Sunday, September 21, 2014

An inconvenient Indian - Tom King, The Truth About Stories, and the Dead Dog Café Comedy Hour

In my last post I referred to Sarah de Leew’s magazine article Telling stories about stories. She mentioned a great storyteller, Canadian author Thomas King. This year Tom’s nonfiction history book, The Inconvenient Indian, won the RBC Booker Prize. The Toronto Star reviewed it, and Huffington Post interviewed him. Back in 2008, when he unsuccessfully ran for Parliament, the New York Times had an article about him. 

Sarah repeatedly referenced King’s 2003 book The Truth About Stories: a native narrative, which collected his 2003 Massey Lectures. You can read the first chapter here. Each lecture opens with a variation on the same story:

“There is a story I know. It’s about the earth and how it floats in space on the back of a turtle. I’ve heard this story many times, and each time someone tells the story, it changes. Sometimes the change is simply in the voice of the storyteller. Sometimes the change is in the details. Sometimes in the order of events. Other times it’s the dialogue or the response of the audience. But in all the tellings of all the tellers, the world never leaves the turtle’s back. And the turtle never swims away.

One time, it was in Prince Rupert I think, a young girl in the audience asked about the turtle and the earth. If the earth was on the back of the turtle, what was below the turtle? Another turtle, the storyteller told her. And below that turtle? Another turtle. And below that? Another turtle.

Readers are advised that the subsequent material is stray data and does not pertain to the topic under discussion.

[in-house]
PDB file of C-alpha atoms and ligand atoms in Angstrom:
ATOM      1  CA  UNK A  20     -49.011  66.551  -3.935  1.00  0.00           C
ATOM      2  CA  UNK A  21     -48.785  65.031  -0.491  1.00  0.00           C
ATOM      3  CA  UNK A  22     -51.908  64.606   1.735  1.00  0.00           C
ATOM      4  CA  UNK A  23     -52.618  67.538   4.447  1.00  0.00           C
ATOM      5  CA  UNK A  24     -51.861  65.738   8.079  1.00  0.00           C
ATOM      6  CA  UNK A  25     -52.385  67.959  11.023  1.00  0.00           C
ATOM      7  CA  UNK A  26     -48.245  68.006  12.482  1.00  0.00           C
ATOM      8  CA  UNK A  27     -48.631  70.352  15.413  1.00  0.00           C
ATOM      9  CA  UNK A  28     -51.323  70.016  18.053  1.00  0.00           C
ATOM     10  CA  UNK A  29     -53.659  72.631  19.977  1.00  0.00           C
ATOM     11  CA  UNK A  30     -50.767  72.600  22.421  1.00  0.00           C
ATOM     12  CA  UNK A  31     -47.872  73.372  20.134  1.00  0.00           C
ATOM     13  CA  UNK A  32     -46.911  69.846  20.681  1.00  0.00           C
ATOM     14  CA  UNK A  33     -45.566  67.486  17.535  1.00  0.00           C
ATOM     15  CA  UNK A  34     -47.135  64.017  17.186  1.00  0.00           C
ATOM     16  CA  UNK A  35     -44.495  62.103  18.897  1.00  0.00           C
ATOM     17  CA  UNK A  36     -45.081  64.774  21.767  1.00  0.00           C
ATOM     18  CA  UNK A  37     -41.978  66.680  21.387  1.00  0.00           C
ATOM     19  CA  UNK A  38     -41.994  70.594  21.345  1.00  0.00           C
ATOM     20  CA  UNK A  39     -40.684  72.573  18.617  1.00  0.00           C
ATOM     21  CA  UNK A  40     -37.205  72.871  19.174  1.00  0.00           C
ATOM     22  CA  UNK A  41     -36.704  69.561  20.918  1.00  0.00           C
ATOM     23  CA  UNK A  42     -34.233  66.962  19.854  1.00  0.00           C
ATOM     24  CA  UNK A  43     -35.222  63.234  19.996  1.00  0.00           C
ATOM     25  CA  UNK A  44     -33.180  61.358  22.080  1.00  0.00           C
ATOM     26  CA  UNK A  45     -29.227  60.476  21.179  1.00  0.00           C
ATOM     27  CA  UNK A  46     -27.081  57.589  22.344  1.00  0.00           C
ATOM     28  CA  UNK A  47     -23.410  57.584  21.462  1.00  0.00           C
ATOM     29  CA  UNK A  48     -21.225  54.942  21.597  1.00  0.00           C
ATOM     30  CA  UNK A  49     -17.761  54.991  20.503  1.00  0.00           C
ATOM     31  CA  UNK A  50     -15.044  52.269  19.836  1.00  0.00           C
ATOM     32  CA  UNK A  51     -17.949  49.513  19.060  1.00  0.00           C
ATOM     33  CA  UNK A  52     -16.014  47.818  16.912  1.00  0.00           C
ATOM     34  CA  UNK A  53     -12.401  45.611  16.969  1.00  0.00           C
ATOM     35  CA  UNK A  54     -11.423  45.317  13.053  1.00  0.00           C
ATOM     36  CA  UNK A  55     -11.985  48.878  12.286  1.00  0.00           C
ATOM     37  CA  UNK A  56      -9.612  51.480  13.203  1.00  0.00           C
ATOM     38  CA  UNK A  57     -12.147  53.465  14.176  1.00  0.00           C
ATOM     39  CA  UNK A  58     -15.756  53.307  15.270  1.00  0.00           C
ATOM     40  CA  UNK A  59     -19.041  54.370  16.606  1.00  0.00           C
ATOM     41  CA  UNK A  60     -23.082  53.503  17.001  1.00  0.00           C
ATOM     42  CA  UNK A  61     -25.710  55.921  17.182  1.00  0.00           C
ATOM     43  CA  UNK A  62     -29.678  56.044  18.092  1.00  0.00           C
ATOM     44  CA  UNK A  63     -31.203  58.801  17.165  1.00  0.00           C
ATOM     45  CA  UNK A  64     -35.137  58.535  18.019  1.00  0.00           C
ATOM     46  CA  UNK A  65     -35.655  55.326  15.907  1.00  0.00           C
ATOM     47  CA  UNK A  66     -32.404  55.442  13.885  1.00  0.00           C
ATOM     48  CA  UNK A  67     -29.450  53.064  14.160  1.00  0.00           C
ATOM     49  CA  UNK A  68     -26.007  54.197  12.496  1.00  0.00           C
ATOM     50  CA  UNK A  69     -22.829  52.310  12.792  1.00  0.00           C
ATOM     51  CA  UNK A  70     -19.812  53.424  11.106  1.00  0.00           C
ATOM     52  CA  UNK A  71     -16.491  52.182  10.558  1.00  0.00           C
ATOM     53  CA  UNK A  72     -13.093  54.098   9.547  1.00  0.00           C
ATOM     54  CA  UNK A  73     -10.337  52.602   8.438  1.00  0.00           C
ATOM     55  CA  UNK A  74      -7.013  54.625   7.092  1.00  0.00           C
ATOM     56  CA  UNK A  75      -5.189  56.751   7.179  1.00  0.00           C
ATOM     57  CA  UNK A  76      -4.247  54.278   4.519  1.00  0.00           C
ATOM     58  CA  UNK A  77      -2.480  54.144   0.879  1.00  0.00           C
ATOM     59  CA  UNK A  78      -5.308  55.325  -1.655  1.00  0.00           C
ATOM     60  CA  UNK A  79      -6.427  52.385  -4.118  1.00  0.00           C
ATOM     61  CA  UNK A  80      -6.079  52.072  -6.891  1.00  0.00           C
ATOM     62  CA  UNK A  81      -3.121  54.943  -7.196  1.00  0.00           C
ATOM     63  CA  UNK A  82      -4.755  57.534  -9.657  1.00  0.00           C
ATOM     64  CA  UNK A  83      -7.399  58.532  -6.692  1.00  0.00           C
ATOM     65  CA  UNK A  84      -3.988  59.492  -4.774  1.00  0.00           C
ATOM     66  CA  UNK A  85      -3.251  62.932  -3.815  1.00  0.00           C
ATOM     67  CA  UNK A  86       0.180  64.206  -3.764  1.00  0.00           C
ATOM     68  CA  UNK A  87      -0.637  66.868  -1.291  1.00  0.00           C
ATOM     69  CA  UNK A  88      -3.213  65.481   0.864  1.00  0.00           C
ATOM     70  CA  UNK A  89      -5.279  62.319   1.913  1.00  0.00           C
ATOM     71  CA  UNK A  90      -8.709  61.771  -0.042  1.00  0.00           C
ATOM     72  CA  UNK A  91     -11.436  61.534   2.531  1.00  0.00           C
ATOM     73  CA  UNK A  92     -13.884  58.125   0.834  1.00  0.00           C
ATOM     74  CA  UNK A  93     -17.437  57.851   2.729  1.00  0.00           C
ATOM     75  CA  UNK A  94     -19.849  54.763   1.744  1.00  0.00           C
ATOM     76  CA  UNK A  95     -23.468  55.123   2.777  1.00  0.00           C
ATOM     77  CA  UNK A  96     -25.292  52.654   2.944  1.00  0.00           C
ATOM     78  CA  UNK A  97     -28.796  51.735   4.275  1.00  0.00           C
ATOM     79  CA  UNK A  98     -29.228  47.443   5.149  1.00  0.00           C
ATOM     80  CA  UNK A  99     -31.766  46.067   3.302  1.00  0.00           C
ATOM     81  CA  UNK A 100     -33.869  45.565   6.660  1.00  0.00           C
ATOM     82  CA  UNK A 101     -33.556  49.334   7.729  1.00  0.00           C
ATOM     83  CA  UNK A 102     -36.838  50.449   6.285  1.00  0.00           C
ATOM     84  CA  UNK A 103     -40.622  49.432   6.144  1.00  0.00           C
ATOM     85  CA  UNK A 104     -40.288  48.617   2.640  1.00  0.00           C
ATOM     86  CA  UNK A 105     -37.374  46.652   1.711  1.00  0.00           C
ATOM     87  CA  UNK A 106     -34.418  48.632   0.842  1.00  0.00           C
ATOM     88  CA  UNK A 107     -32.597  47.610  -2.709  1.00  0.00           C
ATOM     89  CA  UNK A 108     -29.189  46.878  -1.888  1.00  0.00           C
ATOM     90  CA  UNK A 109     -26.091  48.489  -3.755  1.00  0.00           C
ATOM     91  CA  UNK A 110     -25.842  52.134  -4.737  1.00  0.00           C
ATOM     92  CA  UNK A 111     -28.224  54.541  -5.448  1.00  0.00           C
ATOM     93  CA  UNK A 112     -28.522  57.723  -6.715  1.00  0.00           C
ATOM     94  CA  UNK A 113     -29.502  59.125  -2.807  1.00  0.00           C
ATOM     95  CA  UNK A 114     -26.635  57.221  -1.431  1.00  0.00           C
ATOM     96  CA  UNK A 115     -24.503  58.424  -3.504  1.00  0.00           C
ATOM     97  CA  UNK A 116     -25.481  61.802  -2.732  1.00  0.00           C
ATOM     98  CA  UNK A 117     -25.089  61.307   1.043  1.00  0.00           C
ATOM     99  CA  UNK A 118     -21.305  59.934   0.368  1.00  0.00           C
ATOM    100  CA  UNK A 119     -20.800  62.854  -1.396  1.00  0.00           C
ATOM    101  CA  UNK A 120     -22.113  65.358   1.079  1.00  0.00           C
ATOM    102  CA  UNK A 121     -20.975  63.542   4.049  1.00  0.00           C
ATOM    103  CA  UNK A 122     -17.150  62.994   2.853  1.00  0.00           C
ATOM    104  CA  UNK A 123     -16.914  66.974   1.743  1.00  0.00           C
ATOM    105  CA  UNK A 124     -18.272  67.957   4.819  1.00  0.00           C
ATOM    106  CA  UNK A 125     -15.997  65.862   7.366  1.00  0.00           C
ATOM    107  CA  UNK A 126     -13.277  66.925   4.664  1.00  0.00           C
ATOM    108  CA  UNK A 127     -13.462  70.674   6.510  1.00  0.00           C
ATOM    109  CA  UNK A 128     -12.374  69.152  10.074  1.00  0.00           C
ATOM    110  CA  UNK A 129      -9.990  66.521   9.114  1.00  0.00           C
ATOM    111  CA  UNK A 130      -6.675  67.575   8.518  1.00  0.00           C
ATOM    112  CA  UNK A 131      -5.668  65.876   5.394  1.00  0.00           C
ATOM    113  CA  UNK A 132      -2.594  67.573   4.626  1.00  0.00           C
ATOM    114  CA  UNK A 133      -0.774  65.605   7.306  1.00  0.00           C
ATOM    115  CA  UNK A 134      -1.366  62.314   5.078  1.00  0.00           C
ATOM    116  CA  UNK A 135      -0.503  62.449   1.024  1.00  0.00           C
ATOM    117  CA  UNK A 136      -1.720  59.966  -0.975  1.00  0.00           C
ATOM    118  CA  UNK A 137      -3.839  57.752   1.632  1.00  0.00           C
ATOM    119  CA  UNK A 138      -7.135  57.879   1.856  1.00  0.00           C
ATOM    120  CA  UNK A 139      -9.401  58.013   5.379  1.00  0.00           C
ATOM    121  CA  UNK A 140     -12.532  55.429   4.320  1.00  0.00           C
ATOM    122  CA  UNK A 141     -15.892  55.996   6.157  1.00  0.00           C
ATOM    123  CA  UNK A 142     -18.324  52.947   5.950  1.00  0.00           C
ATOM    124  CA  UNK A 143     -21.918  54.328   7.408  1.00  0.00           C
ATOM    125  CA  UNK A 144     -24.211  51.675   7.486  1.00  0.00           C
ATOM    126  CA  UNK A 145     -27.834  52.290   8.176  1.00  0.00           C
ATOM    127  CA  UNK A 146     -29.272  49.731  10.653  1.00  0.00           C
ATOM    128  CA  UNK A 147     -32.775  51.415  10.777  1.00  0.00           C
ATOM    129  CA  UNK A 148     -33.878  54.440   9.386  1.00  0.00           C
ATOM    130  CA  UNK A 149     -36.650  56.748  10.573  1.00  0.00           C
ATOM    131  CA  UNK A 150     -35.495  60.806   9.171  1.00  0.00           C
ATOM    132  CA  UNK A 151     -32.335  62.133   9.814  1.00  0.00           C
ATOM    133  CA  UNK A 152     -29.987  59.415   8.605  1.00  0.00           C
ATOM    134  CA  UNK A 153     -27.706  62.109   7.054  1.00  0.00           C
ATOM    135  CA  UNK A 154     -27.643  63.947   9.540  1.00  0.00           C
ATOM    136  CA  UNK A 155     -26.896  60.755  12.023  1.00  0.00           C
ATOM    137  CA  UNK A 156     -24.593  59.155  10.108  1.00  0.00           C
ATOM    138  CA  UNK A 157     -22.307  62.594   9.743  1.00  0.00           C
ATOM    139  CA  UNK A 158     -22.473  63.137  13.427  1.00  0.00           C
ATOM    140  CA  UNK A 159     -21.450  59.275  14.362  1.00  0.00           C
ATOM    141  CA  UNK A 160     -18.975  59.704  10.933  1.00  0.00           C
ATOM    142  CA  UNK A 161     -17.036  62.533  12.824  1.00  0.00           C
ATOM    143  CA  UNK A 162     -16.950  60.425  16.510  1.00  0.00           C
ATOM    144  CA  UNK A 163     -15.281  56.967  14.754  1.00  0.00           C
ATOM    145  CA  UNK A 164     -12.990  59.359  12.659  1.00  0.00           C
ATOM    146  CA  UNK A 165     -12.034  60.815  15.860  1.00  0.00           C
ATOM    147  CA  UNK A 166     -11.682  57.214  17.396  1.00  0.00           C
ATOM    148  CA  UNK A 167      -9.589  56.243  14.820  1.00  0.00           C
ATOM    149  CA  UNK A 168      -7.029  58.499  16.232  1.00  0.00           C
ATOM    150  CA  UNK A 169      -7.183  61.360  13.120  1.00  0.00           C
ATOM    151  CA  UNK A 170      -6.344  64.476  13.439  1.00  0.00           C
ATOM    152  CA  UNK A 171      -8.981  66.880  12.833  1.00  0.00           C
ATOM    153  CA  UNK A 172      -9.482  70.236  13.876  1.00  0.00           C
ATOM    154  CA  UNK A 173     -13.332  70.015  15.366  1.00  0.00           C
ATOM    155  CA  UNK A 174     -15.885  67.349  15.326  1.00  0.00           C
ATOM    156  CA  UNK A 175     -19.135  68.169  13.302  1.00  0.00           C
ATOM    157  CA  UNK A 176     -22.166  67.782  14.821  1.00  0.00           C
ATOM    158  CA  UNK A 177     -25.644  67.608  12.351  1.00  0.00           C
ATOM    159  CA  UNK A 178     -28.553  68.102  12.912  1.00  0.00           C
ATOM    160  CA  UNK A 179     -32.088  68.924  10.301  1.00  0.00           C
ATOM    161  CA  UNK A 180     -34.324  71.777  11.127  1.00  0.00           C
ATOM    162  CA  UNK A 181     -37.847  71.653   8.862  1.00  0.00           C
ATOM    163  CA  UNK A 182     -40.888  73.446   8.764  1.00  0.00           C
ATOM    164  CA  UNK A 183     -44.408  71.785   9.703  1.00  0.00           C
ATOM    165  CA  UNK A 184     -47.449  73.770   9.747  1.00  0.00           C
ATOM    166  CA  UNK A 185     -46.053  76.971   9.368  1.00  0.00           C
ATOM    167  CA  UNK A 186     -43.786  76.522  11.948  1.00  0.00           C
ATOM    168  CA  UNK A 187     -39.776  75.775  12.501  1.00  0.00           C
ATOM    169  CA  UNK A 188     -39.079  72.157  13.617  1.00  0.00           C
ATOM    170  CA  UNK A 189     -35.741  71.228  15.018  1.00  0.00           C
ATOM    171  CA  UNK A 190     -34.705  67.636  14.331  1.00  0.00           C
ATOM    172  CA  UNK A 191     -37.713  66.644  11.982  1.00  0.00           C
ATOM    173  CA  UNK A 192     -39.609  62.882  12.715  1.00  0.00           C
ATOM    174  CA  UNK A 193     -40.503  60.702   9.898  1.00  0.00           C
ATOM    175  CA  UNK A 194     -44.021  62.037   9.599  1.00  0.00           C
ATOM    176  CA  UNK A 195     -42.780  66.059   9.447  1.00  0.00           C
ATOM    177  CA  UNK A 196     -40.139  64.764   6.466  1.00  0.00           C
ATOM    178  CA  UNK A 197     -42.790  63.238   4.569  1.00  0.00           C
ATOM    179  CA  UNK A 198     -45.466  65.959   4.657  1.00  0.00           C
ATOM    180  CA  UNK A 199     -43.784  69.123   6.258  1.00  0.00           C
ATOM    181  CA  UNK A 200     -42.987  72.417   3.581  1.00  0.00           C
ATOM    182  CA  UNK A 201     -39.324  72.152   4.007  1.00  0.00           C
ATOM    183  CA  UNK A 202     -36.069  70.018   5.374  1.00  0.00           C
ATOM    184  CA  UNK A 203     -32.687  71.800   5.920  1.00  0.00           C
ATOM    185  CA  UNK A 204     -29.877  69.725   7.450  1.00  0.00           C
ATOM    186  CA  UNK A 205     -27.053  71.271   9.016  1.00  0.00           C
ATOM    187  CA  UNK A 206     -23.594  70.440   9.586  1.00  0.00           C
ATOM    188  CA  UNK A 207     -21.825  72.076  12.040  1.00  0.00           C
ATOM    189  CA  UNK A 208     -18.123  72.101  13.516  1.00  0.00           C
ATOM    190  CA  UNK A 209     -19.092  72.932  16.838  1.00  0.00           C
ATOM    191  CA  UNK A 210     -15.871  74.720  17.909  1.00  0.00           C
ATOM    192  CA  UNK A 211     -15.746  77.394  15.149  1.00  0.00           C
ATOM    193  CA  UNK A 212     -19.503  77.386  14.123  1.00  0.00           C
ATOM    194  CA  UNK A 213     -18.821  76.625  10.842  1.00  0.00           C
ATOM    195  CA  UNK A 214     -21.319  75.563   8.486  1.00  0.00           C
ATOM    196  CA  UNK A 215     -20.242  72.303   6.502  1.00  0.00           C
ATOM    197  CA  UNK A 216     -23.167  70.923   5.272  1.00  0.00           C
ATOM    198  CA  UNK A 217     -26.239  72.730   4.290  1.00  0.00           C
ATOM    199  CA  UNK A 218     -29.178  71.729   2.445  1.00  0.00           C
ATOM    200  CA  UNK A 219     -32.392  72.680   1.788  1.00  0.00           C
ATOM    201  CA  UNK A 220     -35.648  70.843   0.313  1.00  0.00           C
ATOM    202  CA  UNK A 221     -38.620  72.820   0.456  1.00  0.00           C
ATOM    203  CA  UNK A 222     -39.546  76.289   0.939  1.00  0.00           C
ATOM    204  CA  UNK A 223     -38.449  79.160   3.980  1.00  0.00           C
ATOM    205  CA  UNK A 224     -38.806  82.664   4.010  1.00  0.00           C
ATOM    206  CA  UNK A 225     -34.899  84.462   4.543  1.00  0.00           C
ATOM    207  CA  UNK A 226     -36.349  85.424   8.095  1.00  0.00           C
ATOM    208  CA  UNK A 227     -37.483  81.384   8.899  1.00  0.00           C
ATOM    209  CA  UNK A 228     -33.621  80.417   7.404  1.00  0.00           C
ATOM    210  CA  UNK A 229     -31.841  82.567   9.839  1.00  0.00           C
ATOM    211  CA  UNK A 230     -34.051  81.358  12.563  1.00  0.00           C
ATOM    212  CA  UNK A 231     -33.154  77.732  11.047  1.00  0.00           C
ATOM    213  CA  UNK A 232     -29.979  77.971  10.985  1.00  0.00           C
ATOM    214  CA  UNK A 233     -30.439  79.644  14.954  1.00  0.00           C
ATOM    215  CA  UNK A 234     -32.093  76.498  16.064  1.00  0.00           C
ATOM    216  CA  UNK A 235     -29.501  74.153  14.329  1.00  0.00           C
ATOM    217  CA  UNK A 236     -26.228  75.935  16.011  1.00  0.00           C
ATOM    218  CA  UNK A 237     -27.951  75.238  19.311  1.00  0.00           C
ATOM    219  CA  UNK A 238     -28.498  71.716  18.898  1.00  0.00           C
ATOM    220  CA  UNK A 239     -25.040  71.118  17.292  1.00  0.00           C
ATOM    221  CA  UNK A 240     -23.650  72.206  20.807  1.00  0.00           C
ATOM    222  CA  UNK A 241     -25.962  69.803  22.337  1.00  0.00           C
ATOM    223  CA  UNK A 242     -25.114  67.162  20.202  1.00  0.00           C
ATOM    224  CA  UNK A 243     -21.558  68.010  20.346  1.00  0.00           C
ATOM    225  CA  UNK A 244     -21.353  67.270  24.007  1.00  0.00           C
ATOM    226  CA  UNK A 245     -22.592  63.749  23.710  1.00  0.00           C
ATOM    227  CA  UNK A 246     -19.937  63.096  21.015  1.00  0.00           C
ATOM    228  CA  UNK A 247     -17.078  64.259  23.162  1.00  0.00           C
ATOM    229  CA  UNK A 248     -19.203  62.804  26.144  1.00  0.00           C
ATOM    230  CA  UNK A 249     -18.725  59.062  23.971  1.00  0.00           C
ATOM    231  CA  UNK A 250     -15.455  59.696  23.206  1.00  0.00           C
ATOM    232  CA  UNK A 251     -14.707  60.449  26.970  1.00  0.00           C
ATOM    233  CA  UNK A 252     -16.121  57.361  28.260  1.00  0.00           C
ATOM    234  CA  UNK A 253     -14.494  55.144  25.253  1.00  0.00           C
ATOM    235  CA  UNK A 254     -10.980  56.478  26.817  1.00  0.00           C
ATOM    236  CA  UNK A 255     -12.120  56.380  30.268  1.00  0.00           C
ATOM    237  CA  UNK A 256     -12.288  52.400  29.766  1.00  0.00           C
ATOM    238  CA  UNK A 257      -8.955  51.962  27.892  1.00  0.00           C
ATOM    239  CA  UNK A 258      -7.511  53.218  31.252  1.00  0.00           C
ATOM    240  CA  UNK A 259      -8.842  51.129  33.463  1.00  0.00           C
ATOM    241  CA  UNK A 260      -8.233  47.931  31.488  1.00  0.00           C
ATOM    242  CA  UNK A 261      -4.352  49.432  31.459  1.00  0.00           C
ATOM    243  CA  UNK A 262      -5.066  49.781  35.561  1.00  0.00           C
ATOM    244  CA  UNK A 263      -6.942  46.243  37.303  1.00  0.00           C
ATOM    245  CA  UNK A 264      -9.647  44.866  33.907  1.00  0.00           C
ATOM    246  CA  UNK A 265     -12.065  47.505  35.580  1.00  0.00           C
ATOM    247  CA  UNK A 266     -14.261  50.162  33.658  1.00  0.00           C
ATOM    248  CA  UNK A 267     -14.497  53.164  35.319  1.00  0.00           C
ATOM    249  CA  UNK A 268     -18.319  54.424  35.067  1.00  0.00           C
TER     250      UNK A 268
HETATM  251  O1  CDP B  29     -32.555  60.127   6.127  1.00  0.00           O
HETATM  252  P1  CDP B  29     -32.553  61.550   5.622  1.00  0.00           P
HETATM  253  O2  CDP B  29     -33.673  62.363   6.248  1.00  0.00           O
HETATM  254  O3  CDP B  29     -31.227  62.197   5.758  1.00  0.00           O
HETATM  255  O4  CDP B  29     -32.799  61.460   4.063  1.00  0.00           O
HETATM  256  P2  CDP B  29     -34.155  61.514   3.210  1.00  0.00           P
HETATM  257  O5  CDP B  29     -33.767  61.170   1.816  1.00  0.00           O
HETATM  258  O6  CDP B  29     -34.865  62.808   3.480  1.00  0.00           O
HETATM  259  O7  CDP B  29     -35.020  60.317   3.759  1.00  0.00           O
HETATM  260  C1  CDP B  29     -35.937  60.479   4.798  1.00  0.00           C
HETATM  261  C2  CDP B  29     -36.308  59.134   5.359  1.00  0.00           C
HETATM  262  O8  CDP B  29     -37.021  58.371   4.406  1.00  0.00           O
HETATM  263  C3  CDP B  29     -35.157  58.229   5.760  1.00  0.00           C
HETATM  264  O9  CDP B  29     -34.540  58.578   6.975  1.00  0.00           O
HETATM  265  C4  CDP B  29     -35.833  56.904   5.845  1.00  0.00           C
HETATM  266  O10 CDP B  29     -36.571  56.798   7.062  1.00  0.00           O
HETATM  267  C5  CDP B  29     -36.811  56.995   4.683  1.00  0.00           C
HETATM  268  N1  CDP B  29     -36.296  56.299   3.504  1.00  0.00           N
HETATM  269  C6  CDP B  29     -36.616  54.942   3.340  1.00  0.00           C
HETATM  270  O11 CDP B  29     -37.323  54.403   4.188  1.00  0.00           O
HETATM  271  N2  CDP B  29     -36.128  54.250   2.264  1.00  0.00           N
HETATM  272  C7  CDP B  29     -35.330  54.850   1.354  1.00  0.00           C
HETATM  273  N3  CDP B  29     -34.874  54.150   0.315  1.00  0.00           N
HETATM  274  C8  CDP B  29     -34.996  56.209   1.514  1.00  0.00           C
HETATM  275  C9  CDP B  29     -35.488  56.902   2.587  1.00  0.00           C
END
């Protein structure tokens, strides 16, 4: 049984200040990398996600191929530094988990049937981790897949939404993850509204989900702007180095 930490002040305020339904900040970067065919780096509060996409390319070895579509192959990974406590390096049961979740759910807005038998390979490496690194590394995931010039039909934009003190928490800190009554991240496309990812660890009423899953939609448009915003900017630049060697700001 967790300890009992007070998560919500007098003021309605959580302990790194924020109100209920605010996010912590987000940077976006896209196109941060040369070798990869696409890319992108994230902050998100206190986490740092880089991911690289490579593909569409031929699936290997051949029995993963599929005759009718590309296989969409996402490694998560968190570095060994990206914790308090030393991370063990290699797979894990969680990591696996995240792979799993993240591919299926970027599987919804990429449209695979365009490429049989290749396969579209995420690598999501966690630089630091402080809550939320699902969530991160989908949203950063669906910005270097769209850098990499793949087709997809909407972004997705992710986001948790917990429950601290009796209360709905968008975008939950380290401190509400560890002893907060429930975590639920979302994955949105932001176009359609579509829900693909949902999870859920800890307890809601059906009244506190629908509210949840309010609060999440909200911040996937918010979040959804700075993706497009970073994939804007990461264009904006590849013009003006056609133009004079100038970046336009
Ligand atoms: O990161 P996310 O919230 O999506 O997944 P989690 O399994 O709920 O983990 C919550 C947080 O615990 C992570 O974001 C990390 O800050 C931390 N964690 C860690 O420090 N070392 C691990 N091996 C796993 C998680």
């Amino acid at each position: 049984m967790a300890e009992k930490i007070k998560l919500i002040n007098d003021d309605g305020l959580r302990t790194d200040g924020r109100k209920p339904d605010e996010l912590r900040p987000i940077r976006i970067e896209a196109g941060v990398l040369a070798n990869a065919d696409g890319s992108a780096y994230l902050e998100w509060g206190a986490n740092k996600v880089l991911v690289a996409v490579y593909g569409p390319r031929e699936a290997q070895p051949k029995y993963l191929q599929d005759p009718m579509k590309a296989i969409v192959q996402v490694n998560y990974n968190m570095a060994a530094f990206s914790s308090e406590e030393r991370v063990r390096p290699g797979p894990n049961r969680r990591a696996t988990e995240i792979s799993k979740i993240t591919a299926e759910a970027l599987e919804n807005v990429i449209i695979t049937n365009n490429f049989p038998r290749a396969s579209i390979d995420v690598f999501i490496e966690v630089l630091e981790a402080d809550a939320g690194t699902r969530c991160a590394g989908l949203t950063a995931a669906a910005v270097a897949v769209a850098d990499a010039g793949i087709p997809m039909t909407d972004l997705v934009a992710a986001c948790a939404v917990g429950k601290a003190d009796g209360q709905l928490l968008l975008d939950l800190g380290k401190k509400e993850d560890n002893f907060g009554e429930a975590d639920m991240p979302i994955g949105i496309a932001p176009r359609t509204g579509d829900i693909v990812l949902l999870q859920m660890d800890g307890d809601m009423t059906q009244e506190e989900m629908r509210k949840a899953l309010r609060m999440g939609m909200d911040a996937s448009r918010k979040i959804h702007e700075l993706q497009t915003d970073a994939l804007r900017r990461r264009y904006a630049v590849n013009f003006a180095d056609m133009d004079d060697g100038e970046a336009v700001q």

The girl began to laugh, enjoying the game I imagine. So how many turtles are there? she wanted to know. The storyteller shrugged. No one knows for sure, he told her, but it’s turtles all the way down.

The truth about stories is that that’s all we are....”

You can listen to all five 52-minute lectures on YouTube:

Lecture 1: You’ll Never Believe What Happened Is Always A Great Way To Start

Lecture 2: You’re Not The Indian I Had In Mind

Lecture 3: Let Me Entertain You

Lecture 4: A Million Porcupines Crying In The Dark

Lecture 5: What Is It About Us That You Don’t Like

Tom also created an outrageous CBC radio show called The Dead Dog Café Comedy Hour. Actually it was only 15-minutes long, highly ironic, and supposedly originated from the fictional town of Blossom, Alberta. There were two Cree characters, Jasper Friendly Bear and Gracie Heavy Hand, along with Tom as straight man. Each episode closed with an admonition to:

“Stay calm; be brave; wait for the signs.”

One feature was Trust Tonto (where our listeners can write in with their questions about Canadian culture, and get totally unbiased answers). For example, when a listener asked:

“Just wanted to know if there was any place in Canada where natives outnumbered whites?” 

Jasper’s answer was: “Prisons!”

Jasper also had a set of three wheels of fortune for generating Authentic Indian Names. He said Jane Fonda should be called Barbara Floppy Tomahawk. Back then Fonda was married to Ted Turner, who owned the Atlanta Braves. Their fans toted and chopped with floppy foam tomahawks as shown here.

Gracie had a feature called Reserve Recipes, which started to give one for Puppy Stew (as you might expect based on the name of her café).

You can listen to all 12 episodes from the first season here on YouTube.

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